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Carbon (from Latin: carbo "coal") is a chemical element with symbol C and atomic number 6. On the periodic table, it is the first (row 2) of six elements in column (group) 14, which have in common the composition of their outer electron shell. It is nonmetallic and tetravalent—making four electrons available to form covalent chemical bonds. There are three naturally occurring isotopes, with 12C and 13C being stable, while 14C is radioactive, decaying with a half-life of about 5,730 years. Carbon is one of the few elements known since antiquity.
Carbon is the 15th most abundant element in the Earth's crust, and the fourth most abundant element in the universe by mass after hydrogen, helium, and oxygen. It is present in all forms of carbon-based life, and in the human body carbon is the second most abundant element by mass (about 18.5%) after oxygen. This abundance, together with the unique diversity of organic compounds and their unusual polymer-forming ability at the temperatures commonly encountered on Earth, make this element the chemical basis of all known life.
The atoms of carbon can be bonded together in different ways: allotropes of carbon. The best known are graphite, diamond, and amorphous carbon. The physical properties of carbon vary widely with the allotropic form. For example, graphite is opaque and black, while diamond is highly transparent. Graphite is soft enough to form a streak on paper (hence its name, from the Greek word "γράφω" which means "to write"), while diamond is the hardest naturally-occurring material known. Graphite is a very good conductor, while diamond has a very low electrical conductivity. Under normal conditions, diamond, carbon nanotubes, and graphene have the highest thermal conductivities of all known materials. All carbon allotropes are solids under normal conditions, with graphite being the most thermodynamically stable form. They are chemically resistant and require high temperature to react even with oxygen.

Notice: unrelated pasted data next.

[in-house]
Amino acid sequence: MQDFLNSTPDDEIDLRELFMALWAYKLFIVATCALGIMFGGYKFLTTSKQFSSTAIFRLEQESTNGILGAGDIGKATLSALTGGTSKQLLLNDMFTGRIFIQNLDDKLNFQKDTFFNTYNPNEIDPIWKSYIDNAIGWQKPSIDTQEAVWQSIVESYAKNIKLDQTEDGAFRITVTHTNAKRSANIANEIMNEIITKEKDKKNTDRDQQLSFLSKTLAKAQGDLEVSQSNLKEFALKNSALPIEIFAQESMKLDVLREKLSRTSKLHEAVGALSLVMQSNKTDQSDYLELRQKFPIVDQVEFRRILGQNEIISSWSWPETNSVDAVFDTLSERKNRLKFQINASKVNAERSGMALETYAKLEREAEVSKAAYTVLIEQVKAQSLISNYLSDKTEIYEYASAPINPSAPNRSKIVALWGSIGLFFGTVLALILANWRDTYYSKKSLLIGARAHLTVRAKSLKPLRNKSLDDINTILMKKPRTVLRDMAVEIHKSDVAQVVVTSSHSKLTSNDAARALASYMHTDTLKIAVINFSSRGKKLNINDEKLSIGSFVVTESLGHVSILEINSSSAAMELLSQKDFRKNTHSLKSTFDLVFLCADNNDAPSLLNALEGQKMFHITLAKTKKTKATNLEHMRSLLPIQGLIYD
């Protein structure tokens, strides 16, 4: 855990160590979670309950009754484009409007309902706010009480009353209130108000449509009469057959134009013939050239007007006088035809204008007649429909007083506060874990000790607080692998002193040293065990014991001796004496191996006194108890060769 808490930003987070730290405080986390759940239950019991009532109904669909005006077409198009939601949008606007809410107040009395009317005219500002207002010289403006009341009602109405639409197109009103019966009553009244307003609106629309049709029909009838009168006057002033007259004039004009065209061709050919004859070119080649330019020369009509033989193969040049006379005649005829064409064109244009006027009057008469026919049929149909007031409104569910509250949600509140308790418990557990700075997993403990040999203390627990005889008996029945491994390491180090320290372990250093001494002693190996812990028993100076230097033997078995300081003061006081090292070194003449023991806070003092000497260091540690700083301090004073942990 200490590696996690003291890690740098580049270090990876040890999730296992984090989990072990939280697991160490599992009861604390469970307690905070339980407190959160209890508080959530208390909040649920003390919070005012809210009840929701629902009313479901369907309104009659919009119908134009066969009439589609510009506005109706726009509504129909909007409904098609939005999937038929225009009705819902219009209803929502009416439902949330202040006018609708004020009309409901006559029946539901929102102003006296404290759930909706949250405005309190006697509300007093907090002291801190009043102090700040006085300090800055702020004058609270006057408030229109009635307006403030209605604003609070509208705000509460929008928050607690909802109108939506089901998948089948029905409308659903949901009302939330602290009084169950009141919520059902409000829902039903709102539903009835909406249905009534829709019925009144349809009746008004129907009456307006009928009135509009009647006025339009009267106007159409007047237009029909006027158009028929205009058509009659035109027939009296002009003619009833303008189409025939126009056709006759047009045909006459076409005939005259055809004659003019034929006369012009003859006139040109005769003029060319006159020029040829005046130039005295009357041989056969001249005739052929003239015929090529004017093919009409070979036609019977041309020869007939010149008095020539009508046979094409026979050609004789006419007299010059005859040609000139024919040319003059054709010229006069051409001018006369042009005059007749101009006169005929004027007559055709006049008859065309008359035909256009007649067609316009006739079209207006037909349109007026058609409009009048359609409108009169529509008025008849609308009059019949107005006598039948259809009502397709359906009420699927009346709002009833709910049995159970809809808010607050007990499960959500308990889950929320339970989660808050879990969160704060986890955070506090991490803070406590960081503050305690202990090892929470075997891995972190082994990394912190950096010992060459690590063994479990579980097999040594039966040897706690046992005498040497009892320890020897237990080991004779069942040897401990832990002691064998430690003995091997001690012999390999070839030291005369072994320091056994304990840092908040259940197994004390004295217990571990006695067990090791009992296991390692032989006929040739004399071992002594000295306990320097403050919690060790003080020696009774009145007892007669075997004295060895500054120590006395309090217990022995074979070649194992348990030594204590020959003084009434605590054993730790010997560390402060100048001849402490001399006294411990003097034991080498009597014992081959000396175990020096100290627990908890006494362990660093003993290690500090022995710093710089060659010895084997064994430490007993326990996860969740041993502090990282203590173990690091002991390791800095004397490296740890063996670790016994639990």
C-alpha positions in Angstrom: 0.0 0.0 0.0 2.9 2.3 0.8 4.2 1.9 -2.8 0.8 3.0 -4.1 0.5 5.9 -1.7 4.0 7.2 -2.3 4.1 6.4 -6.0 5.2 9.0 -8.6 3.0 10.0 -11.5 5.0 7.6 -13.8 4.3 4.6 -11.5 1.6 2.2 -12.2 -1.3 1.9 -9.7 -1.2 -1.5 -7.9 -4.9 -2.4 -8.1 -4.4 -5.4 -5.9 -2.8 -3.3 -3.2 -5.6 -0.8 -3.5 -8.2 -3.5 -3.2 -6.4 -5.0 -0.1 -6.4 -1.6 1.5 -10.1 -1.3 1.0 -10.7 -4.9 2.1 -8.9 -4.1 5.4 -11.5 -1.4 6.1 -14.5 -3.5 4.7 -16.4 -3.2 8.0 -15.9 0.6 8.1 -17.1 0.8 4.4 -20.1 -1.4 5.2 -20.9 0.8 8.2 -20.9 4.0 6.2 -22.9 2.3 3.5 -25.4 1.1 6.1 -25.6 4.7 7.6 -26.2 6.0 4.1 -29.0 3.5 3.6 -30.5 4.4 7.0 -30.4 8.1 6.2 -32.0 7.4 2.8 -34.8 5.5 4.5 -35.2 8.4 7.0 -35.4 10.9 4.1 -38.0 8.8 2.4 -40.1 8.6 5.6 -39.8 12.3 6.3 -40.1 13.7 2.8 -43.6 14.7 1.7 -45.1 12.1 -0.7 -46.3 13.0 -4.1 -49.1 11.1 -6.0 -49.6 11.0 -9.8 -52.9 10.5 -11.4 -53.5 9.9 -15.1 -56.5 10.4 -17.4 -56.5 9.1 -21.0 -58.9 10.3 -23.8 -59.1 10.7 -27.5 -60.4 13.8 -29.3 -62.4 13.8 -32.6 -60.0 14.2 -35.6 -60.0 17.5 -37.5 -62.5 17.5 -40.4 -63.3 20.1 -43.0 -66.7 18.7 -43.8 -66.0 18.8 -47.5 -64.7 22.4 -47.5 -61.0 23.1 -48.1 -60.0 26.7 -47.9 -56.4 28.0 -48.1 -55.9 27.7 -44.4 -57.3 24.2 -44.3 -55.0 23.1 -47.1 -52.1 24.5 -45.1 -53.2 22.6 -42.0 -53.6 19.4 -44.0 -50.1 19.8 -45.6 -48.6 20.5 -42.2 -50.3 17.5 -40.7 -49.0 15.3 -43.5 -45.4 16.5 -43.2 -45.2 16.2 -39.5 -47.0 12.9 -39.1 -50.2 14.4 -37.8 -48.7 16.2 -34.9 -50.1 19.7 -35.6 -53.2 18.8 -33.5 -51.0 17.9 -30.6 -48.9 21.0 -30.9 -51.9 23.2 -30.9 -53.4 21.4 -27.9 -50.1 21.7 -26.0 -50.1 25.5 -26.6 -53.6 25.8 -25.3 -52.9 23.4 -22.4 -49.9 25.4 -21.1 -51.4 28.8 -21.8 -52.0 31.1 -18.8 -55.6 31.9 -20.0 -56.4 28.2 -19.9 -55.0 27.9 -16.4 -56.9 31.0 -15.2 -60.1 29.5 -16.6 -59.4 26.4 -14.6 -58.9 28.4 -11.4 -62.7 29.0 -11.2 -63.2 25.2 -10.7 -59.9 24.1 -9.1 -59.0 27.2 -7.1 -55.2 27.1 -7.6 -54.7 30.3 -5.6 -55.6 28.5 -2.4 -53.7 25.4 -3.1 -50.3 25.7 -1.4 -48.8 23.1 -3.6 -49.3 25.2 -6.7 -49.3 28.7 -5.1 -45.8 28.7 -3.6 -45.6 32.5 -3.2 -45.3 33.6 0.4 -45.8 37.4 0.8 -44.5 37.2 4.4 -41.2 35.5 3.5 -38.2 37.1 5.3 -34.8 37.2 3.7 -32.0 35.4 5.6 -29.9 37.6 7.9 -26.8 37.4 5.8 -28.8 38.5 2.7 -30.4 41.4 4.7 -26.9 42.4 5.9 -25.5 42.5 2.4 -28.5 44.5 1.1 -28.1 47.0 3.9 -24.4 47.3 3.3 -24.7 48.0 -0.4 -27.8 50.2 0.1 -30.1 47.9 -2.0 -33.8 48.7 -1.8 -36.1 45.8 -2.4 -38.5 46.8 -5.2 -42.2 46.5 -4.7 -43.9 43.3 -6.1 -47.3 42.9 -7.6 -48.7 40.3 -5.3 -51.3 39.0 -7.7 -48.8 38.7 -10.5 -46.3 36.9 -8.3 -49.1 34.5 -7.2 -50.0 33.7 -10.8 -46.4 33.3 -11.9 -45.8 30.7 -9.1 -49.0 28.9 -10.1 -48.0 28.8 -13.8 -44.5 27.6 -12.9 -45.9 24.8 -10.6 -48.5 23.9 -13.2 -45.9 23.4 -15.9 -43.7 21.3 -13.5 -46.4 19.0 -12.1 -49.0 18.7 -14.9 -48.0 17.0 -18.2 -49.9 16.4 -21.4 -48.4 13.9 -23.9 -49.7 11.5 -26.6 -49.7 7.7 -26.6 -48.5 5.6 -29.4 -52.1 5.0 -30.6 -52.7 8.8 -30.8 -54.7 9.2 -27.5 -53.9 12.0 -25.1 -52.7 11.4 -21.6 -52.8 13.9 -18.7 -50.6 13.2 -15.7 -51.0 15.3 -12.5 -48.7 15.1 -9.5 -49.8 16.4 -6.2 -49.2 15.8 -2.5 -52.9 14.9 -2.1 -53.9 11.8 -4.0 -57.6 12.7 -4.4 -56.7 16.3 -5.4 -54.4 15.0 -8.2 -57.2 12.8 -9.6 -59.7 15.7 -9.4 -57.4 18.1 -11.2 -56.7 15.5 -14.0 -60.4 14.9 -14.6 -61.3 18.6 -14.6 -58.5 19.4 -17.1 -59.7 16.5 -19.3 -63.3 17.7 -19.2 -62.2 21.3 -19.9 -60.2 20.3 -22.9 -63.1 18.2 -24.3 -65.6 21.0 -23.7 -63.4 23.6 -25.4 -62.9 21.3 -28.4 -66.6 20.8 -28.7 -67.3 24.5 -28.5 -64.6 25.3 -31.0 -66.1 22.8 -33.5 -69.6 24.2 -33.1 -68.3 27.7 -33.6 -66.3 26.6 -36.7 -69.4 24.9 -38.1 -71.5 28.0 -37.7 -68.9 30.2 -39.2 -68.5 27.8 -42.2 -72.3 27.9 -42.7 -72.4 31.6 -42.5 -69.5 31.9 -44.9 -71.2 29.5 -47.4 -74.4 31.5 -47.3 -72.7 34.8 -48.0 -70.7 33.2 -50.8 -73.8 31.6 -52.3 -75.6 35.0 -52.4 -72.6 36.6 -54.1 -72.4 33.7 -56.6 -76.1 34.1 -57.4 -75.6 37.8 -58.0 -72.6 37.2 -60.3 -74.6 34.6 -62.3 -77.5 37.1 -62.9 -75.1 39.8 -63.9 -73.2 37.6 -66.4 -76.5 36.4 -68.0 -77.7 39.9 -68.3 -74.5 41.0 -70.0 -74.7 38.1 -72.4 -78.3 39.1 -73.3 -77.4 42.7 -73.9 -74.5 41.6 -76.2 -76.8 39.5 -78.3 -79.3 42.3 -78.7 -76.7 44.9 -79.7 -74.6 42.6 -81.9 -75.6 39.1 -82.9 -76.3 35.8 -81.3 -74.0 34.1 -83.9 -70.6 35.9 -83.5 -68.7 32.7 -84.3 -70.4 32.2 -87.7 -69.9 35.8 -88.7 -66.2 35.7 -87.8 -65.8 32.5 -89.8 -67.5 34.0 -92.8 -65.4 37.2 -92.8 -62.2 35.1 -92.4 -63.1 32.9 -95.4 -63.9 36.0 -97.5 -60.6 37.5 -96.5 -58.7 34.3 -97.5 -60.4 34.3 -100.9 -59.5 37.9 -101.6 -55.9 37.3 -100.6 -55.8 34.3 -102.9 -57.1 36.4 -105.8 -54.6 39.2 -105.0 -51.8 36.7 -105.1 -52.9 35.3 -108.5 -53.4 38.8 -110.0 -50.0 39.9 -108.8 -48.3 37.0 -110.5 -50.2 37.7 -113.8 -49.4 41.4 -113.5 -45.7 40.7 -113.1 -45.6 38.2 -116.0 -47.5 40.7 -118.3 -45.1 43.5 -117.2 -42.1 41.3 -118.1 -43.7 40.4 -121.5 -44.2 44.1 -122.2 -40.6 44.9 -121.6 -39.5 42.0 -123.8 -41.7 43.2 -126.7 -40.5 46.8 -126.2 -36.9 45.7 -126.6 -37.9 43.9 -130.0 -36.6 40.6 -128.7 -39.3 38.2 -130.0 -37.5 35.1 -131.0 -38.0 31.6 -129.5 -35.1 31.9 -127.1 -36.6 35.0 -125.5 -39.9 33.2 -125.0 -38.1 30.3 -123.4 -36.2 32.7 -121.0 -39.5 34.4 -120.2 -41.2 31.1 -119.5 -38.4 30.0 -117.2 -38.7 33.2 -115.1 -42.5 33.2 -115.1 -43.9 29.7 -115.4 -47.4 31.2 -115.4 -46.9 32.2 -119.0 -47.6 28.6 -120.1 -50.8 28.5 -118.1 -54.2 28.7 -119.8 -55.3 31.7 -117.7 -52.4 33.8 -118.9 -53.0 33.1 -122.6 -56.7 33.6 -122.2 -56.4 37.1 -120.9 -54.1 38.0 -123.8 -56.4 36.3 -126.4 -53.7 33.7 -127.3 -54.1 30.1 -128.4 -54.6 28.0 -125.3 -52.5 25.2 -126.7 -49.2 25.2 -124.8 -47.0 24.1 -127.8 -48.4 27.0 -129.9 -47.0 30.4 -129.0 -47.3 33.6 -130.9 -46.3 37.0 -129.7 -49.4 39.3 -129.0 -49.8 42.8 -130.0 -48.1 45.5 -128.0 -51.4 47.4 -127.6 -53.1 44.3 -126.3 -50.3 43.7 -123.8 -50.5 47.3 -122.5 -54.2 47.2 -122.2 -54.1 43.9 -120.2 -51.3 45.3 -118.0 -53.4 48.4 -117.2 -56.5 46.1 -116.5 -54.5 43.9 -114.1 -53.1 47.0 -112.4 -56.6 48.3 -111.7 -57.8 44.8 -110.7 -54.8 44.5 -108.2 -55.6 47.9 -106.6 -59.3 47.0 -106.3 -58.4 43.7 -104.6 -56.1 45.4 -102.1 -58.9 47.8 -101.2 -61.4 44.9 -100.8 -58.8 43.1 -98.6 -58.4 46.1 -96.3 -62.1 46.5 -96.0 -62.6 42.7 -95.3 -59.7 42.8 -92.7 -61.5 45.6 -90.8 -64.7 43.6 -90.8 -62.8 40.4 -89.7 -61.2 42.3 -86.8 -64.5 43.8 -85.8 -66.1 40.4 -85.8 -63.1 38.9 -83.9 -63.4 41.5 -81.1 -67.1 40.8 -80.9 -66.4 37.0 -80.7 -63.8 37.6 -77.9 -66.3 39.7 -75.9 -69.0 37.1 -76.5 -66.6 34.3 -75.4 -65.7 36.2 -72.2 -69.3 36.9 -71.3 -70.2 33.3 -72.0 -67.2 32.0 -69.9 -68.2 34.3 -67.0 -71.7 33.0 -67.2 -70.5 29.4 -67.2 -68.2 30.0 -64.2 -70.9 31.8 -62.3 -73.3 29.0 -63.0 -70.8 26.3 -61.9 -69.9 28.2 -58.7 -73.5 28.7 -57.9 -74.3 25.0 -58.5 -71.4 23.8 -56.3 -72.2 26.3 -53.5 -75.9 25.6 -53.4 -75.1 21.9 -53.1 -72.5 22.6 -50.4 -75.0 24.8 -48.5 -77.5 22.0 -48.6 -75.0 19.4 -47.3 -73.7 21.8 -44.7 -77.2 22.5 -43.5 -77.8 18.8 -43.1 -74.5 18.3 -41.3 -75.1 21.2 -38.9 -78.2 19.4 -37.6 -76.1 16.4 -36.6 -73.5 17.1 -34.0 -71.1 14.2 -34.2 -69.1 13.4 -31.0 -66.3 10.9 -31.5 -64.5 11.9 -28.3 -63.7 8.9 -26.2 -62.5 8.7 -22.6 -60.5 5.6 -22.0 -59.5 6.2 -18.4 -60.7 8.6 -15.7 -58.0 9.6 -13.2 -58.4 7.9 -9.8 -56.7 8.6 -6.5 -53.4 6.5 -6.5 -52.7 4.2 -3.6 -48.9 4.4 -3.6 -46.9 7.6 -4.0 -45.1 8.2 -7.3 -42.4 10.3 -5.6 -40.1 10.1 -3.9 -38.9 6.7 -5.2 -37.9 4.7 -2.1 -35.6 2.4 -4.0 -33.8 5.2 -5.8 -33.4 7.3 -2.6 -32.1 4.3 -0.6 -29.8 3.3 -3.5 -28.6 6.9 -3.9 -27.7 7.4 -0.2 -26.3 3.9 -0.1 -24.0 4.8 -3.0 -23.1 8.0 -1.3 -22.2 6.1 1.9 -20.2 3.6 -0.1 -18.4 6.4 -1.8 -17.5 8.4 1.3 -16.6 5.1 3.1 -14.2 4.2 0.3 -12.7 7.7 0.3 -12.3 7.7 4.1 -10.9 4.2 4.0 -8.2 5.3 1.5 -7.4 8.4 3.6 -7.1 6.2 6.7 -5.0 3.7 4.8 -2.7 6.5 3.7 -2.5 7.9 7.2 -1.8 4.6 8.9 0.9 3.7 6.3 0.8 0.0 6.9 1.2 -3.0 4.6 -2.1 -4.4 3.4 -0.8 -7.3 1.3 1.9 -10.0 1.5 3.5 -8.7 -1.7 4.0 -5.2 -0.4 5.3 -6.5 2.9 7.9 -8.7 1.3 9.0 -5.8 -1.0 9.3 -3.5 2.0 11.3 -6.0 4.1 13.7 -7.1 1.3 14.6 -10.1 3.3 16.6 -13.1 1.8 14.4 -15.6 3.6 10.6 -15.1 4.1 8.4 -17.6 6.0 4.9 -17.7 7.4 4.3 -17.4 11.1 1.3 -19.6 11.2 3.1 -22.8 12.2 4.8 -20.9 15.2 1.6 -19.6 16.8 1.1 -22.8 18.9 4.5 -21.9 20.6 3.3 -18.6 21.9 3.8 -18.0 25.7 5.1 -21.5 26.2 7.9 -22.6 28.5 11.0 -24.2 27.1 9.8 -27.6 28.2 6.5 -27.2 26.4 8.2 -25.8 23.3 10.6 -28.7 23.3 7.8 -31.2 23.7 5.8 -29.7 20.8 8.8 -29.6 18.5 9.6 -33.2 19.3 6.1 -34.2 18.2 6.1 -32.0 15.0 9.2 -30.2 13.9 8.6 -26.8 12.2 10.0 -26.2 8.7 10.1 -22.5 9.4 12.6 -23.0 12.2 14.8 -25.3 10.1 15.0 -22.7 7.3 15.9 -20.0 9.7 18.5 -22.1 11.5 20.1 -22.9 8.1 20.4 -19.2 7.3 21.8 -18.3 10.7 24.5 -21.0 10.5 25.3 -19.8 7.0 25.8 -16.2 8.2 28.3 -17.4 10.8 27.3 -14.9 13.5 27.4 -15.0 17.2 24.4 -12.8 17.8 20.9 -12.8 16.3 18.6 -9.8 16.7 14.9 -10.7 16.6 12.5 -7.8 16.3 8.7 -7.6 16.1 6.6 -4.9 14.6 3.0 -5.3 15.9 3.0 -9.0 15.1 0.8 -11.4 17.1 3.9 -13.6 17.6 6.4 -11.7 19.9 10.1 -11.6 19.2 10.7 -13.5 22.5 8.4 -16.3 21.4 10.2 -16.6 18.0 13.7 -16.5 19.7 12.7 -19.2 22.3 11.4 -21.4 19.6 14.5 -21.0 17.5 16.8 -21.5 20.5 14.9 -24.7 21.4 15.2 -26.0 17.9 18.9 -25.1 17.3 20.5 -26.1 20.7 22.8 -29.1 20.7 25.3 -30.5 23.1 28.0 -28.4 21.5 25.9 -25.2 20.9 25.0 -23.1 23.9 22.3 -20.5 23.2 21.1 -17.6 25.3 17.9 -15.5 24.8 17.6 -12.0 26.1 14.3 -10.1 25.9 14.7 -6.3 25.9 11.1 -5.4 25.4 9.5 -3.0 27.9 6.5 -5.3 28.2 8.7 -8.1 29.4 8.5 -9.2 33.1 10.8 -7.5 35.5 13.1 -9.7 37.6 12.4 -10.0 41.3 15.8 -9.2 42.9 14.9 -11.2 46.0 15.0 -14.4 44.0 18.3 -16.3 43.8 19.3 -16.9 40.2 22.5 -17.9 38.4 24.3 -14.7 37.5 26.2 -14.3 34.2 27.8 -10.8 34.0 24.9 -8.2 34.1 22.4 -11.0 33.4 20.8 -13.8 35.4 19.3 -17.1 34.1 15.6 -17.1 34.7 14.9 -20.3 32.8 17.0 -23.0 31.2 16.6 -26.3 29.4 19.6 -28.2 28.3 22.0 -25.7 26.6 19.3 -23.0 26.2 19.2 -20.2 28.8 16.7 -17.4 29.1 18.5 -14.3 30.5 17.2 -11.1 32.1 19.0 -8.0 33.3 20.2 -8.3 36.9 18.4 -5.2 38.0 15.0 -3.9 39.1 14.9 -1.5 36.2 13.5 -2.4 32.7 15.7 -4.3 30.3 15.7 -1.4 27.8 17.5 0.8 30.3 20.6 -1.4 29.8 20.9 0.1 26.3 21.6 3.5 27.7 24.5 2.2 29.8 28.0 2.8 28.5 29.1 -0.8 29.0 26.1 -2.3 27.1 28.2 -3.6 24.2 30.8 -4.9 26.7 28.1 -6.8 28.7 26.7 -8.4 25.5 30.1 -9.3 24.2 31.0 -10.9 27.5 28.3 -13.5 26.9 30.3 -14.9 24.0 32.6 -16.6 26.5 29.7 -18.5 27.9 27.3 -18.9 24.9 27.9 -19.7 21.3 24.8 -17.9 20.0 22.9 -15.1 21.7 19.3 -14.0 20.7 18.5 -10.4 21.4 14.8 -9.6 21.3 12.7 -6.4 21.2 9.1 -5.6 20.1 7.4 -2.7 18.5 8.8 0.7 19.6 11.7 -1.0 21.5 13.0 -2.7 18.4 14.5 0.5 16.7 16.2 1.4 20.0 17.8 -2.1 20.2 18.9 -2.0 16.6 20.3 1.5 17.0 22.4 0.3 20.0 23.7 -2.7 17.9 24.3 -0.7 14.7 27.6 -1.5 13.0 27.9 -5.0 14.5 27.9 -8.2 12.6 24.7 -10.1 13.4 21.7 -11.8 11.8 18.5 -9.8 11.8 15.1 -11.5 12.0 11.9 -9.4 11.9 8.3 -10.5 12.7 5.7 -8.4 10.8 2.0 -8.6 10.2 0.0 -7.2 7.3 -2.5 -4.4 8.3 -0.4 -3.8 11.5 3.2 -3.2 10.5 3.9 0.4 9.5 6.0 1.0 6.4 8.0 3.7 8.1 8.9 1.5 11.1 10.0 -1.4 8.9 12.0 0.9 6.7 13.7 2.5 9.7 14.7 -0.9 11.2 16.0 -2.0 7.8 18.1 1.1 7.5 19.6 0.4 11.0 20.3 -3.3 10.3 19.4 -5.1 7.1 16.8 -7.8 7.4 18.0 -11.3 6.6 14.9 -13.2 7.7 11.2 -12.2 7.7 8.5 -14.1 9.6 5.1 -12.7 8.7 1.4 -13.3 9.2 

The most common oxidation state of carbon in inorganic compounds is +4, while +2 is found in carbon monoxide and transition metal carbonyl complexes. The largest sources of inorganic carbon are limestones, dolomites and carbon dioxide, but significant quantities occur in organic deposits of coal, peat, oil and methane clathrates. Carbon forms a vast number of compounds, more than any other element, with almost ten million compounds described to date, which in turn are a tiny fraction of such compounds that are theoretically possible under standard conditions.
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